The themes of my glass sculptures revolve around the psychological and physical relationships we have with animals and their larger connection to our environment. These colorful worlds allow me to explore concepts of perception, liminality, and memory.
The result is a series of fantastic landscapes that bring a consciousness to their decorative status. My work examines the terrain of environmental responsibility and a sense of self. My sculptures tell a story about the fragility and conservation of these small worlds as well as describing their role in a grander scheme. References to cosmic phenomena are used to describe the work and remind the viewer of the vastness of time and the beauty of our place in it.
These engaging and cheerful sculptures are a gentle mirror allowing us to examine our contradictory world. We live in a time when our smallest decisions can seemingly affect our environment in unpredictable ways. As a conscientious inhabitant I am constantly weighing my choices and attempting to choose the lesser evil. My miniature landscapes are often populated with animals and are evocative of childhood toys and stories. I orient many of my animals to be gazing into an unknown distance and I’m curious about what they see on the horizon. Much of my recent work centers on elephants due to their unique role as beloved childhood toy, popular decorative figure with a history in glassmaking, and a perilously threatened species.
The play of color and pattern is the signature of my work. My glass sculptures are an integration of traditional Venetian glassblowing and cold working techniques using “cane”, a mosaic-like process that maximizes the effects of densely colored components to create patterns and bold color combinations. The liquidity and memory of hot glass as a sculptural material allows me to explore those properties and create work that harnesses the language of line, pattern, and color. My vision for the final work is as a strange and vibrant glass landscape that speaks to my interest in environmental issues in combination with a playful innocence.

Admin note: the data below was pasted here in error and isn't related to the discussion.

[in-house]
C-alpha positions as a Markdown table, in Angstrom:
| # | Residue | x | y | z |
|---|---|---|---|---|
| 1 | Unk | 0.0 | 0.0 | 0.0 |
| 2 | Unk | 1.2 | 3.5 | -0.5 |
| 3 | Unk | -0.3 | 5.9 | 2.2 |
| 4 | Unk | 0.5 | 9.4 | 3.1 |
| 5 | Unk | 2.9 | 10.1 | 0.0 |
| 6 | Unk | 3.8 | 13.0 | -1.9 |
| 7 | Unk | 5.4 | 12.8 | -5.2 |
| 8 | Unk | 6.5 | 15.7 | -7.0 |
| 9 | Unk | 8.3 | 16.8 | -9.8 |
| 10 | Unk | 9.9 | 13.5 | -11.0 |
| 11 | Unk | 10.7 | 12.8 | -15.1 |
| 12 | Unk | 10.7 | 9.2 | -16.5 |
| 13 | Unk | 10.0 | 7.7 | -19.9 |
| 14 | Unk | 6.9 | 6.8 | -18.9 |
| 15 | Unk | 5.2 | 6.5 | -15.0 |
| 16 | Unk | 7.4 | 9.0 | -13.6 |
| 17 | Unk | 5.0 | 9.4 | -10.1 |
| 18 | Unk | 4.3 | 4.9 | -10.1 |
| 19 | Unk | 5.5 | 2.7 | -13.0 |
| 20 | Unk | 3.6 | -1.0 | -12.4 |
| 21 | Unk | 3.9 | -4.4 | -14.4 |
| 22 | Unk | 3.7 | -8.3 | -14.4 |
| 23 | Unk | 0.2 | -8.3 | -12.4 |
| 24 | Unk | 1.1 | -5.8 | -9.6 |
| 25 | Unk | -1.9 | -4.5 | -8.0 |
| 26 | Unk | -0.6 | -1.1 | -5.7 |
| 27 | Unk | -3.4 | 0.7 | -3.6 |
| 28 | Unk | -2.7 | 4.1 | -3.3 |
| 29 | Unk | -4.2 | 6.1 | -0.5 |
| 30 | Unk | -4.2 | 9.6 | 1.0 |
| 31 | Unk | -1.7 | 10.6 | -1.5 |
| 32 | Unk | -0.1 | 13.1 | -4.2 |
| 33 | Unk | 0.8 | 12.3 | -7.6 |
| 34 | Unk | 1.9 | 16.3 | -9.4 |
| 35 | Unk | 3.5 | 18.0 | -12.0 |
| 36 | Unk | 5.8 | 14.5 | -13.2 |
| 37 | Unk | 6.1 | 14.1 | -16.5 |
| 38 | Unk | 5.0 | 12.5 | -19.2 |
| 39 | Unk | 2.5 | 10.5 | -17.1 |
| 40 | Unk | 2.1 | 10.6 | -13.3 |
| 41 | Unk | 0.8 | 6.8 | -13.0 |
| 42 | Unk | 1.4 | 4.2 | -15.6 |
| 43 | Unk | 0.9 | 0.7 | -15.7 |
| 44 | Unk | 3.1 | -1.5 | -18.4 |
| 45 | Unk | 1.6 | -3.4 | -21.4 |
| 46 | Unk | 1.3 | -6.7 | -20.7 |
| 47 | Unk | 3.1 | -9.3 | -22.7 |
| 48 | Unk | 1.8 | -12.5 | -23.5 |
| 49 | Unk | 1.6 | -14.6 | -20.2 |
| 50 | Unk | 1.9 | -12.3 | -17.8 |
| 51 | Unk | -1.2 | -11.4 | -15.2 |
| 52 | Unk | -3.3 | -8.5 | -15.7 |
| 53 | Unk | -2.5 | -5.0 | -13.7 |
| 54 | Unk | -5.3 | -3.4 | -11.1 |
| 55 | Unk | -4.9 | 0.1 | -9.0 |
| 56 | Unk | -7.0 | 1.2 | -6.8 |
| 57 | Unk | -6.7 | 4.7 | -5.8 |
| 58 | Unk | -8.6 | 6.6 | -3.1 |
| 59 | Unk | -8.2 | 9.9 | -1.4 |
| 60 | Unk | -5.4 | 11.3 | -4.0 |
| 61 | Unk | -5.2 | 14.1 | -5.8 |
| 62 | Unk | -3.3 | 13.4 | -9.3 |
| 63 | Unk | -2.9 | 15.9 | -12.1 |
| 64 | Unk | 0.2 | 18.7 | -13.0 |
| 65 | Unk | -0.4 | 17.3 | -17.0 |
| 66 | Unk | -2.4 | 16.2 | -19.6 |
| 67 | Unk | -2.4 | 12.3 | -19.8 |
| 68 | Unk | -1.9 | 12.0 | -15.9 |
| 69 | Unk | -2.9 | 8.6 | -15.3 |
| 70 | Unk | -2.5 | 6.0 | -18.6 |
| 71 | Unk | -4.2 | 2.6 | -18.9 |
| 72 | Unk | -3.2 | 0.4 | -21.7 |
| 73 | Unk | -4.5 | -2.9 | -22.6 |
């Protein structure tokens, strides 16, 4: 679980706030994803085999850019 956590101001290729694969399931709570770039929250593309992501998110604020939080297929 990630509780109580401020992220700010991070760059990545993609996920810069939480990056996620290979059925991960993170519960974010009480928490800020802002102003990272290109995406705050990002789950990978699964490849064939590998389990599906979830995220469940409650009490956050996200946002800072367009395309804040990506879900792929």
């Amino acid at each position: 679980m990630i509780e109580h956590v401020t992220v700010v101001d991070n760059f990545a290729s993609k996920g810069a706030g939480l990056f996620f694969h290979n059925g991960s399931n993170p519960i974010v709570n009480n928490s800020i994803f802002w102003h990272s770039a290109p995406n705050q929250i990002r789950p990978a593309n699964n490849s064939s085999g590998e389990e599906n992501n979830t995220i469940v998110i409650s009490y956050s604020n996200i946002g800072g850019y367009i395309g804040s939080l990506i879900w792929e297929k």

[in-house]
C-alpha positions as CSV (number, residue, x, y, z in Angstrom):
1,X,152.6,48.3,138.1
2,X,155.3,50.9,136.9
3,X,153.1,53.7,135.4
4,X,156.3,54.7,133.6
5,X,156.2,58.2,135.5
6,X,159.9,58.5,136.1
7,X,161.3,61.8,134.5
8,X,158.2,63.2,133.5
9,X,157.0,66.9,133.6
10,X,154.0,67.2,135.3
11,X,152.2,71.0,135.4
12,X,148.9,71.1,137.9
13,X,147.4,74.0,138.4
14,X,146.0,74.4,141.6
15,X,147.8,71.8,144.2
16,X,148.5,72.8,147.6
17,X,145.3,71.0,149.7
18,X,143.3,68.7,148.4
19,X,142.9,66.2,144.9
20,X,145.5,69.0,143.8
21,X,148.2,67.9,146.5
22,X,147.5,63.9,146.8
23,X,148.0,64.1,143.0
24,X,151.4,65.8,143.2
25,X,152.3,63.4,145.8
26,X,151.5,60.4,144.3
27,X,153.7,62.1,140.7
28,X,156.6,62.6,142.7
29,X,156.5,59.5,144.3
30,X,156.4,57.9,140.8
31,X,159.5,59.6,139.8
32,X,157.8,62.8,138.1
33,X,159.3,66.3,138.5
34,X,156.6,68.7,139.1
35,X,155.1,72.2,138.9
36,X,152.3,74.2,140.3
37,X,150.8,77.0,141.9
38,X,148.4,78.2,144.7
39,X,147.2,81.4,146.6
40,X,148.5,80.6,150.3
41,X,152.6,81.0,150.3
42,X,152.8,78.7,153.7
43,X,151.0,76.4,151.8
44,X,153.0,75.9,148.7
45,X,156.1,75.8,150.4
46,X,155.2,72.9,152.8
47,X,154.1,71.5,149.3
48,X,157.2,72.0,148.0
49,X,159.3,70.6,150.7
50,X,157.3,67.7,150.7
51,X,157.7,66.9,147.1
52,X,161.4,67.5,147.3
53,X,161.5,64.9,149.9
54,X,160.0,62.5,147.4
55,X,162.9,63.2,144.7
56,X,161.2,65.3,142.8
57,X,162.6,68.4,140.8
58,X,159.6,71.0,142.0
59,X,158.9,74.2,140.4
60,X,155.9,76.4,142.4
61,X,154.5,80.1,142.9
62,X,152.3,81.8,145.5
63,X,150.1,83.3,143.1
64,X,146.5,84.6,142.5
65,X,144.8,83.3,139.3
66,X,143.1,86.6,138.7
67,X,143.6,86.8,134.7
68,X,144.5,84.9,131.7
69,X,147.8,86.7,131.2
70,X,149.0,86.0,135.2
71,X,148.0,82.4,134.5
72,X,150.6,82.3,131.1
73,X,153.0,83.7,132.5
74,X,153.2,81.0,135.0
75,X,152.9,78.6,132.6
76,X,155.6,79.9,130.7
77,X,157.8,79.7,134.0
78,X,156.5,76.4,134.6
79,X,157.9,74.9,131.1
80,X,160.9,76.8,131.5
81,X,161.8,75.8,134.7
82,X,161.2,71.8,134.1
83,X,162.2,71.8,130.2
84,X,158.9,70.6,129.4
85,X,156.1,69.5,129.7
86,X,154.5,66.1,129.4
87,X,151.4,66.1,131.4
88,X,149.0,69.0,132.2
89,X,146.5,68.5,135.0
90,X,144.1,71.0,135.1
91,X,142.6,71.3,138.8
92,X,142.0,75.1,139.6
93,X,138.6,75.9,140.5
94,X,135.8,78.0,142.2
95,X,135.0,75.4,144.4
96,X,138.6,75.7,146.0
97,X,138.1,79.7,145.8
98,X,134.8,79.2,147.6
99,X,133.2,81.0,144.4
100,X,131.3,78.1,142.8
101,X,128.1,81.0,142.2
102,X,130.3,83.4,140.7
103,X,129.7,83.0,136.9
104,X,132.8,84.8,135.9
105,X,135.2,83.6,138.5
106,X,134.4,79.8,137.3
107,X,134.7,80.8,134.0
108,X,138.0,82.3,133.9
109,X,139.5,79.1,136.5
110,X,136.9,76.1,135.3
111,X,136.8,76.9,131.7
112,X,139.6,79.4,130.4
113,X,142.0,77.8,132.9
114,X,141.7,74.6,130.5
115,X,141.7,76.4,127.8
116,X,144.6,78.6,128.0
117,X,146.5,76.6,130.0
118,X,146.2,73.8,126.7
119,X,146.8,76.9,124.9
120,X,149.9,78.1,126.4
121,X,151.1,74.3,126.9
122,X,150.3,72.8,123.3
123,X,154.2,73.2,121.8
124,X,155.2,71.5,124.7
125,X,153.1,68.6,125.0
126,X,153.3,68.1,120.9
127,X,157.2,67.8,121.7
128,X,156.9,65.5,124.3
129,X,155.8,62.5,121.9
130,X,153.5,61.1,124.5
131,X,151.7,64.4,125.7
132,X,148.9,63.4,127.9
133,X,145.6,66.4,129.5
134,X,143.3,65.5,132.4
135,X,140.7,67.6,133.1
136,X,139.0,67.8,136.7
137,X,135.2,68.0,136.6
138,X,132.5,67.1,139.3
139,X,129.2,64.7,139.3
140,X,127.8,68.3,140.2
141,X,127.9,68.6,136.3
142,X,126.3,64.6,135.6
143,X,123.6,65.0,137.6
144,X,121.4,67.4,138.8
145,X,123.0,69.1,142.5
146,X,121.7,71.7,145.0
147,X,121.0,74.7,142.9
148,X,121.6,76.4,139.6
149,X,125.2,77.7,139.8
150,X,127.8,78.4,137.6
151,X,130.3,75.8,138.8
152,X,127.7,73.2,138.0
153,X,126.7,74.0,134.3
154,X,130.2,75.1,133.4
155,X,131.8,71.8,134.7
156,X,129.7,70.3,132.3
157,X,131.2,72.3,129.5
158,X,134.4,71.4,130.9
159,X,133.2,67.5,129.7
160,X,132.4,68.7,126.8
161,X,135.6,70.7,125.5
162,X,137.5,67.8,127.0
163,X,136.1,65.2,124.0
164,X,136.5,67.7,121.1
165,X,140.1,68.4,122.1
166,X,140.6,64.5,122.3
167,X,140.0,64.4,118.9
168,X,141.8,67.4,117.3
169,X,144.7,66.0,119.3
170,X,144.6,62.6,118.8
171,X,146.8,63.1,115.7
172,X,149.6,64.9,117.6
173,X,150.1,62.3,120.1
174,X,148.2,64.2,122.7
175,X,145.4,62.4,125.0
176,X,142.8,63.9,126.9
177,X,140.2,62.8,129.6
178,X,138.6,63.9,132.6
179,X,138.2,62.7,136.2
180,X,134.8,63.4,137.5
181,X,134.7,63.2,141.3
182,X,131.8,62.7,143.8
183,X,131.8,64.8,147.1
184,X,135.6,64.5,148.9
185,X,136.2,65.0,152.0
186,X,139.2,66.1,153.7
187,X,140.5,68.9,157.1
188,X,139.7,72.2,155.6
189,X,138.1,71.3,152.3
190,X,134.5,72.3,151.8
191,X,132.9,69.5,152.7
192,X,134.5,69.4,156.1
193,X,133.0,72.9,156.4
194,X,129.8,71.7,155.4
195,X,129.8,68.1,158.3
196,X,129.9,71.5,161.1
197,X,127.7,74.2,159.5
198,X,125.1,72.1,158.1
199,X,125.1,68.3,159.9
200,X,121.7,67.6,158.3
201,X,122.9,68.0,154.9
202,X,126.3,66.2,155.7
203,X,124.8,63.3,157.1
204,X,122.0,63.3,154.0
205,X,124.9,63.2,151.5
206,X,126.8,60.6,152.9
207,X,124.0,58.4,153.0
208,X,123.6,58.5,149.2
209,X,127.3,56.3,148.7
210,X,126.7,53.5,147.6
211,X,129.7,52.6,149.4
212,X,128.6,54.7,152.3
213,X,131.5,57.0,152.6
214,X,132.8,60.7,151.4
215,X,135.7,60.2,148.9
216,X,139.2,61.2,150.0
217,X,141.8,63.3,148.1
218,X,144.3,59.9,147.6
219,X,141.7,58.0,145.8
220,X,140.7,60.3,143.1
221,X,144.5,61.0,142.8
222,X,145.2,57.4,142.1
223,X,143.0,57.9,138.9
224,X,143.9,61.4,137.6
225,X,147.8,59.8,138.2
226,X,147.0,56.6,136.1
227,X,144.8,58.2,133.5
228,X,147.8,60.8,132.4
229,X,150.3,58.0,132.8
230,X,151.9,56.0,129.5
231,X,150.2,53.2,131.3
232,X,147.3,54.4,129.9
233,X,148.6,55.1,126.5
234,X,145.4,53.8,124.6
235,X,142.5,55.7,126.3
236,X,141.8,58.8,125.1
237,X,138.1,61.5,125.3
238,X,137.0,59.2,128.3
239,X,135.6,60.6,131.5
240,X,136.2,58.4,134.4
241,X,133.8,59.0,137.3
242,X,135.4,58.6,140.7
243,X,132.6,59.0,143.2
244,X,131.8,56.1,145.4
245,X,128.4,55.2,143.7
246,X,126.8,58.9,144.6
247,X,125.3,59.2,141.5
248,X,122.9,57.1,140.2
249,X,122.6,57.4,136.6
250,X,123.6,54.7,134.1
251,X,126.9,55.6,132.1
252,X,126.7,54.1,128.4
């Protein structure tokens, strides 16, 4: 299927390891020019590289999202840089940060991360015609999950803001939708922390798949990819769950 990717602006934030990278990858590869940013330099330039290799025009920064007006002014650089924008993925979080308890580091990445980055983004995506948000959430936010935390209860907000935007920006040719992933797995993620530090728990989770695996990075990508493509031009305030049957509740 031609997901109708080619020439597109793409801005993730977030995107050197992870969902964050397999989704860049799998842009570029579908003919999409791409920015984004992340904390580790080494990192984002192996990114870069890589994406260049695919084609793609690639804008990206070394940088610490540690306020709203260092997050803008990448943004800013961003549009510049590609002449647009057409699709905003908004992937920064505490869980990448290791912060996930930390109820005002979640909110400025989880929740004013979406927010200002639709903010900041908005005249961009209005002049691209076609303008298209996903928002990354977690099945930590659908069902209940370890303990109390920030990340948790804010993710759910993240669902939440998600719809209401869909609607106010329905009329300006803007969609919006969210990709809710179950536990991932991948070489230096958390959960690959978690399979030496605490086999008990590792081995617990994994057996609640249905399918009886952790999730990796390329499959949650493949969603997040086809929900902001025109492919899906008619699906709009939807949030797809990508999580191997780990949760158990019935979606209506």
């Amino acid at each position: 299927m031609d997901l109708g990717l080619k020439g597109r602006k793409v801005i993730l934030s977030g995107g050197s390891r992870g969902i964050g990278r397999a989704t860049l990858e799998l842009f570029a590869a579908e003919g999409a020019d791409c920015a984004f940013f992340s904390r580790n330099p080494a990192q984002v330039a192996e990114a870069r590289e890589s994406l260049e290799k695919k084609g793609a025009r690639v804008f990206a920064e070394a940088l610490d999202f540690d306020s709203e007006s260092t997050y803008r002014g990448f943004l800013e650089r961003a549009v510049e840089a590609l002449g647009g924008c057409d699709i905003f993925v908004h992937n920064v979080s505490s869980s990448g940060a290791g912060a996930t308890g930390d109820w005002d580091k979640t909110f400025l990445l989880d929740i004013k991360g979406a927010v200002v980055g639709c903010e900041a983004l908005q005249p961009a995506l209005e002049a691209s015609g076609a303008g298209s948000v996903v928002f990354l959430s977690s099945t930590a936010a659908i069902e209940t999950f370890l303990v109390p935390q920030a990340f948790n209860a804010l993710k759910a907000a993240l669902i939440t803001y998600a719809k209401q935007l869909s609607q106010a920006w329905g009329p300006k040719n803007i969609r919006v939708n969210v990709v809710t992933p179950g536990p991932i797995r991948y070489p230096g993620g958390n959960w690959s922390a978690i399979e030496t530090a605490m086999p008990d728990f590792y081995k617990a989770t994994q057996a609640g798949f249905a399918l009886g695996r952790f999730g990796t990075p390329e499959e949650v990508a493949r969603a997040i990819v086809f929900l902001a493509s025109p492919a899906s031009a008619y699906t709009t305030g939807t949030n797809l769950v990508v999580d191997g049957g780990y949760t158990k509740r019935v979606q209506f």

I have a unique voice in glass making and have shared my technical and creative processes through workshops, demonstrations, and artist talks. My glasswork speaks to audiences about the themes and concerns I want to represent. Where my work stands out for its technical acuity it also has an aesthetic that is whimsical, fun, and approachable. This pairing is attractive to audiences from varying perspectives and is a factor in my work’s impact. My glass landscapes and animals are advocates for the precious worlds they represent.
Claire graduated with her Bachelor of Fine Arts from Alfred University in 1996. In 2004 she was granted the EnergyXchange fellowship in Burnsville, North Carolina. In 2008 Claire moved to Providence, RI to work with acclaimed glass artist Toots Zynsky. She has been an instructor at Penland School of Crafts, Pilchuck Glass School, the Pittsburgh Glass Center, The Studio at the Corning Museum of Glass, Haystack Mountain School of Crafts, and the Centro Fundacion del Vidrio in Spain. She has been a resident artist at the Pittsburgh Glass Center and received the Rosenberg Residency at Salem State University in MA. Recently she was an Artist in Residence at the Studio of the Corning Museum of Glass where she created a new body of work using specialty glass from Effetre, a glass company based in Murano, Italy. She continued this investigation at a residency at Salem Art Works in Salem, NY in September of 2018. Claire was selected to be a demonstrating artist at the Glass Art Society Conference in Venice, Italy in 2018 and was a visiting resident artist at the Museum of Glass, Tacoma, WA in the fall of 2018. Her work is on view at Duncan McClellan Gallery in St. Petersburg, FL at the exhibition “Vibrant Perspectives”.